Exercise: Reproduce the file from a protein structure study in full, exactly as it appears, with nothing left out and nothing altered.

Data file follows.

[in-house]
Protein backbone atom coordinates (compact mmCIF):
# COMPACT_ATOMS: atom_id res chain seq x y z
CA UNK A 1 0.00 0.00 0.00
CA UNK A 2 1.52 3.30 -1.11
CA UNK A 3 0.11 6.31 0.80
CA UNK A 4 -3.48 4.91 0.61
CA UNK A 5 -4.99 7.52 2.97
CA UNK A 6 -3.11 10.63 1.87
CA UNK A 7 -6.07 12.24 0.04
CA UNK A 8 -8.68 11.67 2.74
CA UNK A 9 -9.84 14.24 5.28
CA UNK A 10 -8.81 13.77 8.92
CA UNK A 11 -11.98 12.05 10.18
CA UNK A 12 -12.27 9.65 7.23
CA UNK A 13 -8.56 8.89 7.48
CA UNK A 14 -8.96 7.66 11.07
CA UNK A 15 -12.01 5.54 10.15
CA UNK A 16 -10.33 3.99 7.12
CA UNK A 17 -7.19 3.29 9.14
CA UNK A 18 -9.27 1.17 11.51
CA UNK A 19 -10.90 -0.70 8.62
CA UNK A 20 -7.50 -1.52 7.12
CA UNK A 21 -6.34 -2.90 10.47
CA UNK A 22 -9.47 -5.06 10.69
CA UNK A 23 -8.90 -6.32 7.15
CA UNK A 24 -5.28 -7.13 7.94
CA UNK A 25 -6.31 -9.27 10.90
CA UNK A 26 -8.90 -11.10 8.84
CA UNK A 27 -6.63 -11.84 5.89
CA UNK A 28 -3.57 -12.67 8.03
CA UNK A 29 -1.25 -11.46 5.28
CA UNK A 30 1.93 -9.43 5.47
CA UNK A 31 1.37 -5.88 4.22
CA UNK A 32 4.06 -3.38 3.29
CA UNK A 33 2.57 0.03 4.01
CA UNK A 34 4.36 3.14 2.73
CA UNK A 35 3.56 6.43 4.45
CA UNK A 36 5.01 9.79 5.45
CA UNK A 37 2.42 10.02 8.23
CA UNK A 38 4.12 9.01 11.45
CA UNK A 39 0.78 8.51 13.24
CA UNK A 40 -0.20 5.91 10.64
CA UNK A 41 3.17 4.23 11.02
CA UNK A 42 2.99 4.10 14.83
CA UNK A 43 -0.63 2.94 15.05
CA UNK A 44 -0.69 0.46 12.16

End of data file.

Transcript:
[in-house]
Protein backbone atom coordinates (compact mmCIF):
# COMPACT_ATOMS: atom_id res chain seq x y z
CA UNK A 1 0.00 0.00 0.00
CA UNK A 2 1.52 3.30 -1.11
CA UNK A 3 0.11 6.31 0.80
CA UNK A 4 -3.48 4.91 0.61
CA UNK A 5 -4.99 7.52 2.97
CA UNK A 6 -3.11 10.63 1.87
CA UNK A 7 -6.07 12.24 0.04
CA UNK A 8 -8.68 11.67 2.74
CA UNK A 9 -9.84 14.24 5.28
CA UNK A 10 -8.81 13.77 8.92
CA UNK A 11 -11.98 12.05 10.18
CA UNK A 12 -12.27 9.65 7.23
CA UNK A 13 -8.56 8.89 7.48
CA UNK A 14 -8.96 7.66 11.07
CA UNK A 15 -12.01 5.54 10.15
CA UNK A 16 -10.33 3.99 7.12
CA UNK A 17 -7.19 3.29 9.14
CA UNK A 18 -9.27 1.17 11.51
CA UNK A 19 -10.90 -0.70 8.62
CA UNK A 20 -7.50 -1.52 7.12
CA UNK A 21 -6.34 -2.90 10.47
CA UNK A 22 -9.47 -5.06 10.69
CA UNK A 23 -8.90 -6.32 7.15
CA UNK A 24 -5.28 -7.13 7.94
CA UNK A 25 -6.31 -9.27 10.90
CA UNK A 26 -8.90 -11.10 8.84
CA UNK A 27 -6.63 -11.84 5.89
CA UNK A 28 -3.57 -12.67 8.03
CA UNK A 29 -1.25 -11.46 5.28
CA UNK A 30 1.93 -9.43 5.47
CA UNK A 31 1.37 -5.88 4.22
CA UNK A 32 4.06 -3.38 3.29
CA UNK A 33 2.57 0.03 4.01
CA UNK A 34 4.36 3.14 2.73
CA UNK A 35 3.56 6.43 4.45
CA UNK A 36 5.01 9.79 5.45
CA UNK A 37 2.42 10.02 8.23
CA UNK A 38 4.12 9.01 11.45
CA UNK A 39 0.78 8.51 13.24
CA UNK A 40 -0.20 5.91 10.64
CA UNK A 41 3.17 4.23 11.02
CA UNK A 42 2.99 4.10 14.83
CA UNK A 43 -0.63 2.94 15.05
CA UNK A 44 -0.69 0.46 12.16